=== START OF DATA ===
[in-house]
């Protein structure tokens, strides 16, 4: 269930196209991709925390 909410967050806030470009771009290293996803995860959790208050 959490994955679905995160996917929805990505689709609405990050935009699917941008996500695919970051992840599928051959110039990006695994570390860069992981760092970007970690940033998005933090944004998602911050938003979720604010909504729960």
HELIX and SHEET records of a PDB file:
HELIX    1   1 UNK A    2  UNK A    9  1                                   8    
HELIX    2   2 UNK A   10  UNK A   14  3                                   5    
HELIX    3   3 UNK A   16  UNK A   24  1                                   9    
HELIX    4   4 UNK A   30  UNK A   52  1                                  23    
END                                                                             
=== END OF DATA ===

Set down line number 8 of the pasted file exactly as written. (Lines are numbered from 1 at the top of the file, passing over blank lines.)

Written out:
END                                                                             